Meet Devin Rossiter: Northeastern grad, baseball fan, former broadcaster for a minor league hockey team, and currently on his way to becoming a certified teacher in Southern California. Normal dude, right?
Yes. But he’s a normal dude with an absolutely batshit crazy plan: for the next year, he plans to avoid football. As in, he plans to completely scrub all traces of it from his day-to-day life.
No games. No Trent Dilfer analysis on SportsCenter. He won’t even allow himself to see scores on ESPN.com. He’s going to track his progress on his blog, A Year Without Football, but when one considers football’s strangelhold on media from September to February, his plan sounds like it has a 0% chance of succeeding.
Rossiter, however, is taking some extreme measures.
“The biggest step I took was blocking all the ESPN channels altogether,” he told me via Gchat. “I went into parental controls, locked them out and had my wife change the code. I haven’t watched SportsCenter or any ESPN programming for over a month now. Same goes for the website.”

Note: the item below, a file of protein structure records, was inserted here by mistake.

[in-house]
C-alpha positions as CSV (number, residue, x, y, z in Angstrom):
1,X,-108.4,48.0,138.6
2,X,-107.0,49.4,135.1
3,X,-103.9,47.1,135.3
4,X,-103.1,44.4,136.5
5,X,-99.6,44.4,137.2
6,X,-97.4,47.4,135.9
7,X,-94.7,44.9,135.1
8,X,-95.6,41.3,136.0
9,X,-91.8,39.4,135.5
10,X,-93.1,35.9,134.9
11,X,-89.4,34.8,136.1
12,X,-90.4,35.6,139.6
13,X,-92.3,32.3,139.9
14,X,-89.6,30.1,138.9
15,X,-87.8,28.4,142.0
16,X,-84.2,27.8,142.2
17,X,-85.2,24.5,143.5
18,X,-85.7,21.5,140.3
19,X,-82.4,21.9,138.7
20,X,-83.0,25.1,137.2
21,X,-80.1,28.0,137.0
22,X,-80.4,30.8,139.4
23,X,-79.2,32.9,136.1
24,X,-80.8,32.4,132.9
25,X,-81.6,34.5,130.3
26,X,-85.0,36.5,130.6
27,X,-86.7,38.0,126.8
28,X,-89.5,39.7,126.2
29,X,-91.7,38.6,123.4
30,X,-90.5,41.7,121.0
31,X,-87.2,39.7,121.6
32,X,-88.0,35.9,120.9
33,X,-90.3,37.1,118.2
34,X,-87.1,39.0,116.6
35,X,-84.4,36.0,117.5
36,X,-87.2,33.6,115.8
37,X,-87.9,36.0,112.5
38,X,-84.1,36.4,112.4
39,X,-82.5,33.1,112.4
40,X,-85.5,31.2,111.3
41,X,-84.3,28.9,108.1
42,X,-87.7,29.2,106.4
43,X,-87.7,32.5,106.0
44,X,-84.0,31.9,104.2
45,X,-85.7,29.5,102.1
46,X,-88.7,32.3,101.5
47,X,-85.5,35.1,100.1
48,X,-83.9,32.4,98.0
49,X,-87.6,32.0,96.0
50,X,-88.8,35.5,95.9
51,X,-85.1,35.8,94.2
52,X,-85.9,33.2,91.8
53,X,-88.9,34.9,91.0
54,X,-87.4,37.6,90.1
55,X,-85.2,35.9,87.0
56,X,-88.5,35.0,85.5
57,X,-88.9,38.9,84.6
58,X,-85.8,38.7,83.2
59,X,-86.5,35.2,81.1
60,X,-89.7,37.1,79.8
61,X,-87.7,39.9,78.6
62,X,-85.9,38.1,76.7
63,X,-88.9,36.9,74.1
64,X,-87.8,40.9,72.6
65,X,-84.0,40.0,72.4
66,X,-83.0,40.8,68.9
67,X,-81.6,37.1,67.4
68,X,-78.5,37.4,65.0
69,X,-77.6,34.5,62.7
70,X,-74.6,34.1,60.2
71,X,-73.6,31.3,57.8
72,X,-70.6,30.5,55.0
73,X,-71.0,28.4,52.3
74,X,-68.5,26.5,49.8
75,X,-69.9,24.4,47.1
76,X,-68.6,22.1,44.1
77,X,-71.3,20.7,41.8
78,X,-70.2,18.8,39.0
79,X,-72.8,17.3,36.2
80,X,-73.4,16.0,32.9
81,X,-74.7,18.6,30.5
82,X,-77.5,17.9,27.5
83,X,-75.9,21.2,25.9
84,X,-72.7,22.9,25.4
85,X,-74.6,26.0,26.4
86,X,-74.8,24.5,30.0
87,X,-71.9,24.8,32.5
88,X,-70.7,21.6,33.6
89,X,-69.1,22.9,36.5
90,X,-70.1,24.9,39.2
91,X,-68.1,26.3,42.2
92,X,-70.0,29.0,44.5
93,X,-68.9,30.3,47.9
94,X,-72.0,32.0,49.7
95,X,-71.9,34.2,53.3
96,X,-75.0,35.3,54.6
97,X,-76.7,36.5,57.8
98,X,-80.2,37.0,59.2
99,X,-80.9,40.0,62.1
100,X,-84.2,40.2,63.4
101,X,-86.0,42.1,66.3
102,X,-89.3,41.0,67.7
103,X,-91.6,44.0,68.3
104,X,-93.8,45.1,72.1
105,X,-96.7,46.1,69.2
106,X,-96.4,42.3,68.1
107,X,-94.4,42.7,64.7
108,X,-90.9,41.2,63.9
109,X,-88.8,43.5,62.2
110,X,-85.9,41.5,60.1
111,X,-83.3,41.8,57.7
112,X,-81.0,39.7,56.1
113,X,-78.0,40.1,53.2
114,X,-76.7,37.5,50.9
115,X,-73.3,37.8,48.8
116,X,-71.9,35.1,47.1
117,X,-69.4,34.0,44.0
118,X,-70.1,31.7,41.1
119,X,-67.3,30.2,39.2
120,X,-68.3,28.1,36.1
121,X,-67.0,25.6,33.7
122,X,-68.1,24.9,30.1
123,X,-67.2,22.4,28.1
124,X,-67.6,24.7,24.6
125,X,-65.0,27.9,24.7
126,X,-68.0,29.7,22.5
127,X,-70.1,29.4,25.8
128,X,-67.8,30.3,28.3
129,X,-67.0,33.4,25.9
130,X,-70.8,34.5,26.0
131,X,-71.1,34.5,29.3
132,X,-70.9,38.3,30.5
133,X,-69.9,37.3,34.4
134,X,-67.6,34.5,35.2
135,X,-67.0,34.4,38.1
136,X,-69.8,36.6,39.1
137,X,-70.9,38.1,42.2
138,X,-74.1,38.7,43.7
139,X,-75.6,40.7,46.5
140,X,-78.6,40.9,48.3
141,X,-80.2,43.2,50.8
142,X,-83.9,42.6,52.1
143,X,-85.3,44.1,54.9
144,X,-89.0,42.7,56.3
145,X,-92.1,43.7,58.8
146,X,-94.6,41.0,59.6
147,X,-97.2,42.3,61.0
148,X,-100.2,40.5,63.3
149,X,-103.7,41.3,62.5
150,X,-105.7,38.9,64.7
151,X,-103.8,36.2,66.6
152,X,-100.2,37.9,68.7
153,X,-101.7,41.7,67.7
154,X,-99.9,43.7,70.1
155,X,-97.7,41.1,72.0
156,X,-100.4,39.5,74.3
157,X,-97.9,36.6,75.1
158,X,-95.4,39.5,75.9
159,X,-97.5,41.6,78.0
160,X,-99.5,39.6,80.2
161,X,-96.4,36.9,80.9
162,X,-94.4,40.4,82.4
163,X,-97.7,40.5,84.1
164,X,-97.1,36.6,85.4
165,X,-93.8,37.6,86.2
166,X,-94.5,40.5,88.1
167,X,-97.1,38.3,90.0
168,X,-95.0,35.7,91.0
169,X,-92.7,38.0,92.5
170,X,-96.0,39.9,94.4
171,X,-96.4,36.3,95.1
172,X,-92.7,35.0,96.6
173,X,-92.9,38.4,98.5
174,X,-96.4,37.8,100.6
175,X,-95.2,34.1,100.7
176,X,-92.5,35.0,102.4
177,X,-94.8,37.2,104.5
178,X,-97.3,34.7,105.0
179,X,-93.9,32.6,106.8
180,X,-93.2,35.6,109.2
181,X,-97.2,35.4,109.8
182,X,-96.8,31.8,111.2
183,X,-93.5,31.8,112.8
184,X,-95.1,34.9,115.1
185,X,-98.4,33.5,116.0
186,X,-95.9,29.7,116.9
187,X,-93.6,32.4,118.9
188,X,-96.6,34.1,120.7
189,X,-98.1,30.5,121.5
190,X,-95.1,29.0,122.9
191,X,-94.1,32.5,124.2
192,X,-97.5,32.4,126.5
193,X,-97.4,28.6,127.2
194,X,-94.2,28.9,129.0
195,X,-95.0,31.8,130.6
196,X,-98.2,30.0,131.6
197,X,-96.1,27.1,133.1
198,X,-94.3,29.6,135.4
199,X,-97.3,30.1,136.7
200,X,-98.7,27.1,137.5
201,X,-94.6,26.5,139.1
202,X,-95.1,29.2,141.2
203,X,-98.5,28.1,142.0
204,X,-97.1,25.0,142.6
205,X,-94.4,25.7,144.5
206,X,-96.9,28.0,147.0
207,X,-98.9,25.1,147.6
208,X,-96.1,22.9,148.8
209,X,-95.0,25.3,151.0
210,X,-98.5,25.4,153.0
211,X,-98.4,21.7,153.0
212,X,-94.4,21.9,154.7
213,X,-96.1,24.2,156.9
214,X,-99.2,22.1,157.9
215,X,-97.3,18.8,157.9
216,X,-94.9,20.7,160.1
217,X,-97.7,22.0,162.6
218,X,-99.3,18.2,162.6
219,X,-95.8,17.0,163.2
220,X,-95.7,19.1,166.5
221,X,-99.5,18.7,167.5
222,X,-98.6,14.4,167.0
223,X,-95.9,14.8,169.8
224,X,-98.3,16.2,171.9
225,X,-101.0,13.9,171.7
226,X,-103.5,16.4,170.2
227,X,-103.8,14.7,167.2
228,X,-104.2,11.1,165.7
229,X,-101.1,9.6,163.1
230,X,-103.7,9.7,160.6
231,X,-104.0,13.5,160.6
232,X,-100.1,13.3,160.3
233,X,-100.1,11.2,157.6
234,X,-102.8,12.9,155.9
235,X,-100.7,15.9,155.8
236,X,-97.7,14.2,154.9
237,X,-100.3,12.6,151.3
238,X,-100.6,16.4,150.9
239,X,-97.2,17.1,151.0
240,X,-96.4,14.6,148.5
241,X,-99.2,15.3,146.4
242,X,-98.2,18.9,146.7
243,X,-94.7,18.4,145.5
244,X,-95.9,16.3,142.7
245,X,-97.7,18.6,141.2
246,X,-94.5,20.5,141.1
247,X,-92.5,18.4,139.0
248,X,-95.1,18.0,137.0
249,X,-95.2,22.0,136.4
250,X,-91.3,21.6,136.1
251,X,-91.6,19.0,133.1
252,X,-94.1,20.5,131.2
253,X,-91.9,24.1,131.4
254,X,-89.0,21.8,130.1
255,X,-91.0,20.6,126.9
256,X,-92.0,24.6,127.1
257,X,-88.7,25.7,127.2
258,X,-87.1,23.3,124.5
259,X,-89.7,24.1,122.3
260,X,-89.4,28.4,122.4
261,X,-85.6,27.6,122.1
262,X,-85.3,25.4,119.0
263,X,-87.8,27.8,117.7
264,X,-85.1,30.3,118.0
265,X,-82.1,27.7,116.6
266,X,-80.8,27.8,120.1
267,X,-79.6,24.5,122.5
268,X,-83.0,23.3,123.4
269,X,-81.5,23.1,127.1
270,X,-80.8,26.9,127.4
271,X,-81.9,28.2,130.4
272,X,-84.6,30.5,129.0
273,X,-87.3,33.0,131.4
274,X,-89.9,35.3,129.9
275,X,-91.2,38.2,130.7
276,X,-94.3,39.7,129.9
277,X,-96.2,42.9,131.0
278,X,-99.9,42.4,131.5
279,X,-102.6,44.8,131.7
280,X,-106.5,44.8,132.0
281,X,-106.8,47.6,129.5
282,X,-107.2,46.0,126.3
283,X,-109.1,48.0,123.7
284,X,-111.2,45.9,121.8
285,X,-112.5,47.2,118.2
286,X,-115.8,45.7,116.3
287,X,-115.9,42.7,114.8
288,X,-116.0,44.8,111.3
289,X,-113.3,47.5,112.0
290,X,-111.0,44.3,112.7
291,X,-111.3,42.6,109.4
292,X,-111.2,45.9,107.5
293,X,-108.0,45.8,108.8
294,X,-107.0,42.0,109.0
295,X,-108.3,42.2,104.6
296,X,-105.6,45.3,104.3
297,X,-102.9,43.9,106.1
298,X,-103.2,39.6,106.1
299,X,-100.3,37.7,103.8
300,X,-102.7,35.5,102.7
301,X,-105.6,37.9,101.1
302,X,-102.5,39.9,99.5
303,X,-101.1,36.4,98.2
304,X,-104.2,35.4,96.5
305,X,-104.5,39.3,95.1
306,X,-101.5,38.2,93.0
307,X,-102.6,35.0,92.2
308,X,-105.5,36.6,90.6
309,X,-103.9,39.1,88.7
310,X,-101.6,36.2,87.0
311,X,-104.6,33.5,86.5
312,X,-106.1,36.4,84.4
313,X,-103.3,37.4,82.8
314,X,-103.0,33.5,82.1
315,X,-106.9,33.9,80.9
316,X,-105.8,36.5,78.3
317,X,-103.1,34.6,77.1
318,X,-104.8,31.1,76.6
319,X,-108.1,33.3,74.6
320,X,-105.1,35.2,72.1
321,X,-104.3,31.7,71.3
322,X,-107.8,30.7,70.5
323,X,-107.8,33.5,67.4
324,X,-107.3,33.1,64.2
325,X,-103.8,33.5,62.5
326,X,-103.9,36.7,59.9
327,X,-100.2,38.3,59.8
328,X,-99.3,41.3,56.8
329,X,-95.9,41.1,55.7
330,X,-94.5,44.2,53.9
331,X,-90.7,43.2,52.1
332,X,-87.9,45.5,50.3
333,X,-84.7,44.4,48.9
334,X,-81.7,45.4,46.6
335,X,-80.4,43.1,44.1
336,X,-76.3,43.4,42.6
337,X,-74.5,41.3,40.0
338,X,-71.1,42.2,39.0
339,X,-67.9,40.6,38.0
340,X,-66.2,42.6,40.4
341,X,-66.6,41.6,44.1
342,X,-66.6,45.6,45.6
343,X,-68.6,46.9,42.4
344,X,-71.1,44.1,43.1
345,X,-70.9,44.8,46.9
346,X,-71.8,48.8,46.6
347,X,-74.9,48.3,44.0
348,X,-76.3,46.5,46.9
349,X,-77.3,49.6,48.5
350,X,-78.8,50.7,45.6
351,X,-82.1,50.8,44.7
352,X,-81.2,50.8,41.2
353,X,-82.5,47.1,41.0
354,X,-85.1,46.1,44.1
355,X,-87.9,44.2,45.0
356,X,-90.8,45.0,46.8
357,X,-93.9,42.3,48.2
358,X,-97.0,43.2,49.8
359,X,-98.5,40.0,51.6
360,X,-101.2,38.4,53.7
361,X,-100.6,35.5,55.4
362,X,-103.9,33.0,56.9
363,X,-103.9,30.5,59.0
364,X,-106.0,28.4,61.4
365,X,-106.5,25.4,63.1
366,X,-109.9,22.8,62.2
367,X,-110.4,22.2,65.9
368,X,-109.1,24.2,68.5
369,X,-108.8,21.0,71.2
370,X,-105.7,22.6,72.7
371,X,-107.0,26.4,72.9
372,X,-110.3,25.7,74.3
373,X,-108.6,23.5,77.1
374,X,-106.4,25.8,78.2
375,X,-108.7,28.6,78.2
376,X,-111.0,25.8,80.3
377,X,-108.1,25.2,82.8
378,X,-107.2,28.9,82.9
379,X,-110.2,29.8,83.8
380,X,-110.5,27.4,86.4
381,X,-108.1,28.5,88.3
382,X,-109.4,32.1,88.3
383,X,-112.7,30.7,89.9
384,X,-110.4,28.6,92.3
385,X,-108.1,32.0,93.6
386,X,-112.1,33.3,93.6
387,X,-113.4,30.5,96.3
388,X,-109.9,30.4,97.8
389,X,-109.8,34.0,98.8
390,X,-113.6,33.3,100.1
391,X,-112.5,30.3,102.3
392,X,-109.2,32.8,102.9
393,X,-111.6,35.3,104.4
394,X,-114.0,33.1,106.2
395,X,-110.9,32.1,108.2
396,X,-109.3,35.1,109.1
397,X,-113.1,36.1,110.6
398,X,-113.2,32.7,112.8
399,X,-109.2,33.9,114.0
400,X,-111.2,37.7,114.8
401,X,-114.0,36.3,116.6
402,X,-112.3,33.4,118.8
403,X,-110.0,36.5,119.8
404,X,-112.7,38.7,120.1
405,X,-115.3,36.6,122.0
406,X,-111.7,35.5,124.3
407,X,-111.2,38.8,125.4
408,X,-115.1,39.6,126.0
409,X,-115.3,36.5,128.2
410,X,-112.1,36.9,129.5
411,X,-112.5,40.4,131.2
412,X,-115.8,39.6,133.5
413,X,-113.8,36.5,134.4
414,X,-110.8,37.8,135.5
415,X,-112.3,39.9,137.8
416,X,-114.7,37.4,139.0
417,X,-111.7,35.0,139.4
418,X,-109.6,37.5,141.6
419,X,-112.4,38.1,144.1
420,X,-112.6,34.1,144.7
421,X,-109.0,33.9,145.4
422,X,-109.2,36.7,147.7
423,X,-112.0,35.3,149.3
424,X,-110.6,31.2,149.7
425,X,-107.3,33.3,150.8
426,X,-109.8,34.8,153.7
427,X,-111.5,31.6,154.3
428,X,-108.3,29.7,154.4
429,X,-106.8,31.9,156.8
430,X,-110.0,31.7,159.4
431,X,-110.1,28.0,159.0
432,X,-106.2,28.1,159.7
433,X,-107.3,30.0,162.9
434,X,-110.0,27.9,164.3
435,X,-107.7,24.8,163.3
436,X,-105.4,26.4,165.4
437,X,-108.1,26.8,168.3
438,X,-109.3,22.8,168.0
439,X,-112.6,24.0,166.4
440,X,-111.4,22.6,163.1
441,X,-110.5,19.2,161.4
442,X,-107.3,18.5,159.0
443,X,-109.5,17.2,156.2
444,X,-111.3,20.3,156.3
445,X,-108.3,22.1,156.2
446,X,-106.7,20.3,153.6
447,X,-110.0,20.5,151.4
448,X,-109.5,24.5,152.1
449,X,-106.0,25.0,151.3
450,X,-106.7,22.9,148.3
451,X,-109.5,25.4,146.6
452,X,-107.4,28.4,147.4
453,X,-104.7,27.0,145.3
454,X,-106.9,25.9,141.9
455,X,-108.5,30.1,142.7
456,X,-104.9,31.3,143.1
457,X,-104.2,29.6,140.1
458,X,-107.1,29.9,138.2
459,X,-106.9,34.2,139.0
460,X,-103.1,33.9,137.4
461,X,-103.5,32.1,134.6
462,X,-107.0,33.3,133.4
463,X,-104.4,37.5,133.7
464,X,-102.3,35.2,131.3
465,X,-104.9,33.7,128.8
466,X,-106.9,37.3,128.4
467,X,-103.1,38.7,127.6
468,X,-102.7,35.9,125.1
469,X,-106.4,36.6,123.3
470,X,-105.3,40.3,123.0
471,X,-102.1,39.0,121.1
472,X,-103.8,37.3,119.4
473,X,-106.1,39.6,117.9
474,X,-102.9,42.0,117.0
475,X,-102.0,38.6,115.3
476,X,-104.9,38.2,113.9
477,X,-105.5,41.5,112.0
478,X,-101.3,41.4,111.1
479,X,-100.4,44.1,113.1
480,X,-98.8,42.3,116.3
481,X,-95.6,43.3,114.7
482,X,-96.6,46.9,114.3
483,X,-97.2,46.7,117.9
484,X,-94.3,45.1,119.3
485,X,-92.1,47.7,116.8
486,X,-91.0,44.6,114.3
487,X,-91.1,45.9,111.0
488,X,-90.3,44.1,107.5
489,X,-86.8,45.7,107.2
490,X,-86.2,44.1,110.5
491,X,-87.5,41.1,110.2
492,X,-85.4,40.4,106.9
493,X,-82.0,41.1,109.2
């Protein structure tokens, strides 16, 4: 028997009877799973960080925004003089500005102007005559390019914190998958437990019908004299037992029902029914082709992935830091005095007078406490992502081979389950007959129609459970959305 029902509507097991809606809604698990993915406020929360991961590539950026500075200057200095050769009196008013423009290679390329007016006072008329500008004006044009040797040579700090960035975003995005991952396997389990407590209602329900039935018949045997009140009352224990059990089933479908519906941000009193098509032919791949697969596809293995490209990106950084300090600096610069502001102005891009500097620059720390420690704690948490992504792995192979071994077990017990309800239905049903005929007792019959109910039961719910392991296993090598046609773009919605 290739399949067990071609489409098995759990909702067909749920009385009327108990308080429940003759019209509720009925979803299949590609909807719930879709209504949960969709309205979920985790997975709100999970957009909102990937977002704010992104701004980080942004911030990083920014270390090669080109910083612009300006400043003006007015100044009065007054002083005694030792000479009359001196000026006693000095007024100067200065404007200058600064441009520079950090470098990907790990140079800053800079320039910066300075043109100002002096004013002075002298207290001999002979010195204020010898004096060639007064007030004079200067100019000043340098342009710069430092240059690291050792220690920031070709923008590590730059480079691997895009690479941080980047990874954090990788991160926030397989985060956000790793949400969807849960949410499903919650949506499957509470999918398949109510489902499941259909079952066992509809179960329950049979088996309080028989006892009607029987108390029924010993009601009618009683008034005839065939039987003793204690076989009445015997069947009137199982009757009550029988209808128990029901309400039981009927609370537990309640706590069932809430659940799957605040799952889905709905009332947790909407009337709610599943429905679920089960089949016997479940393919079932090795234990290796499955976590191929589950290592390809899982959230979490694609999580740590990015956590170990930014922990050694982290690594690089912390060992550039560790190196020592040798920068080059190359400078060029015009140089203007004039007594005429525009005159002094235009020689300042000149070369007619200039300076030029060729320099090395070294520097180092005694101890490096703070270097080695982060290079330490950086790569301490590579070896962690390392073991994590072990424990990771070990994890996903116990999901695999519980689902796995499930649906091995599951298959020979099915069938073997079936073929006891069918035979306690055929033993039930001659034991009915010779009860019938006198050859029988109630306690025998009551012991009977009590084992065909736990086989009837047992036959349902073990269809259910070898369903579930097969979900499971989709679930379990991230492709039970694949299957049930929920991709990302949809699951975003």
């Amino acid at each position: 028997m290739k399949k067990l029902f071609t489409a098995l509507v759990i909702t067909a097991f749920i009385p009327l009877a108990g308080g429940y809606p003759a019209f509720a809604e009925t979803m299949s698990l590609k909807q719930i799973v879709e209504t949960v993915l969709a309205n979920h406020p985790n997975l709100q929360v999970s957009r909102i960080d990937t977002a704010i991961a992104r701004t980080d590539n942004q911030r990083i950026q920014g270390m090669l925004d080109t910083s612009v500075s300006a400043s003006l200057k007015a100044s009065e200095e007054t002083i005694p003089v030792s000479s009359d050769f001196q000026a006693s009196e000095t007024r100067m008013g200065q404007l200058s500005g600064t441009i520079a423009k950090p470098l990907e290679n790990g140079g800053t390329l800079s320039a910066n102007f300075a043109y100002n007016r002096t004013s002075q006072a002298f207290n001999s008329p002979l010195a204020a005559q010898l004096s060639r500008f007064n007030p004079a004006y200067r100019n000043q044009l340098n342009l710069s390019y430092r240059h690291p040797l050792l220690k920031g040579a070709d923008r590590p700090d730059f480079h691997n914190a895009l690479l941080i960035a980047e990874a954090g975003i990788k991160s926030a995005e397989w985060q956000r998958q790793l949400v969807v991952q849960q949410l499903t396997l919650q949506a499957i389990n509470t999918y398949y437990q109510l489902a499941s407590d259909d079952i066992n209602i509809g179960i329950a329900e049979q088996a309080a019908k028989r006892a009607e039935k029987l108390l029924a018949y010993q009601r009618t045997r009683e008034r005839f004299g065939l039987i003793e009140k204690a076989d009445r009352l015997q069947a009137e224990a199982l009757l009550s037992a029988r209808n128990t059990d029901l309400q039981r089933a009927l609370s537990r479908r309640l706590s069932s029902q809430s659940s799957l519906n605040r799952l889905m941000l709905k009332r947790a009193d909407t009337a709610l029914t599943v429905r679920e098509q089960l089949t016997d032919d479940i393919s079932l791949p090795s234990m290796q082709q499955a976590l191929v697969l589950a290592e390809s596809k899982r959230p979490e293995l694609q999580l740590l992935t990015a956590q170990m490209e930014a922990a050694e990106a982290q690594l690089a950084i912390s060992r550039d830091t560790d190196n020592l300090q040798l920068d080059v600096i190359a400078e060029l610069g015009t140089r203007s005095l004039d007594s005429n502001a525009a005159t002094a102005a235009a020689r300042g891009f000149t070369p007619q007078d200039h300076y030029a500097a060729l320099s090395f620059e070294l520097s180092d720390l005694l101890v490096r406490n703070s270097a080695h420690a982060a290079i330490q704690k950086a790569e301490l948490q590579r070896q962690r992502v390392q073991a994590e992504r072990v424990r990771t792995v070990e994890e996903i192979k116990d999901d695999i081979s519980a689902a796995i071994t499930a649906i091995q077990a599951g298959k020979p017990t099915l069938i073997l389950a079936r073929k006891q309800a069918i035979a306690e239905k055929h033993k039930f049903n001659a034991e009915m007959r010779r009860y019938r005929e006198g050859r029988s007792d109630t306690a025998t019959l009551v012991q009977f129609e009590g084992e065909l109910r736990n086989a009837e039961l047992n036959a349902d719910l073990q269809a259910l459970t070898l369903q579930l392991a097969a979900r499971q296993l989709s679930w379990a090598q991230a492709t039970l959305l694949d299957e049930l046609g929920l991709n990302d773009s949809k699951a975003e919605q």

The idea first came to him when his school axed its football program, and everybody freaked out. This, despite lackluster attendance and the fat that Northeastern rarely cracked .500 at the 1-AA level. Rossiter looked around, and realized that football coverage dominated every medium he used – TV, internet, radio. Not being a huge football fan himself, he started to get sick of it.
“Once the latest round of Brett Favre ‘stay or go?’ started up again,” he said. “I thought it was time to step away.”
Despite his strong convictions, it’s been a struggle so far, even before the season’s started. Rossiter told me about the time his father-in-law purchased a set of Packers pajamas for his child, due in April (he didn’t tell me if he burned said PJs). His wife also works as a news producer for both the CBS and Fox local affiliates, which both carry the NFL, which further complicates things.
Then there’s Ochocinco.
“[He] came out of nowhere to be the unofficial villain of the project. On the first day of the blog, my provider placed an ad for his reality show on the bottom of my post.”
Then, a week later, he and his wife drove down to Venice Beach for the day and immediately encountered a billboard promoting Ochocinco & T.O.’s new reality shows. The lesson he learned in Venice Beach might be a running theme for him until February 7th.
“You can’t just change the channel there.”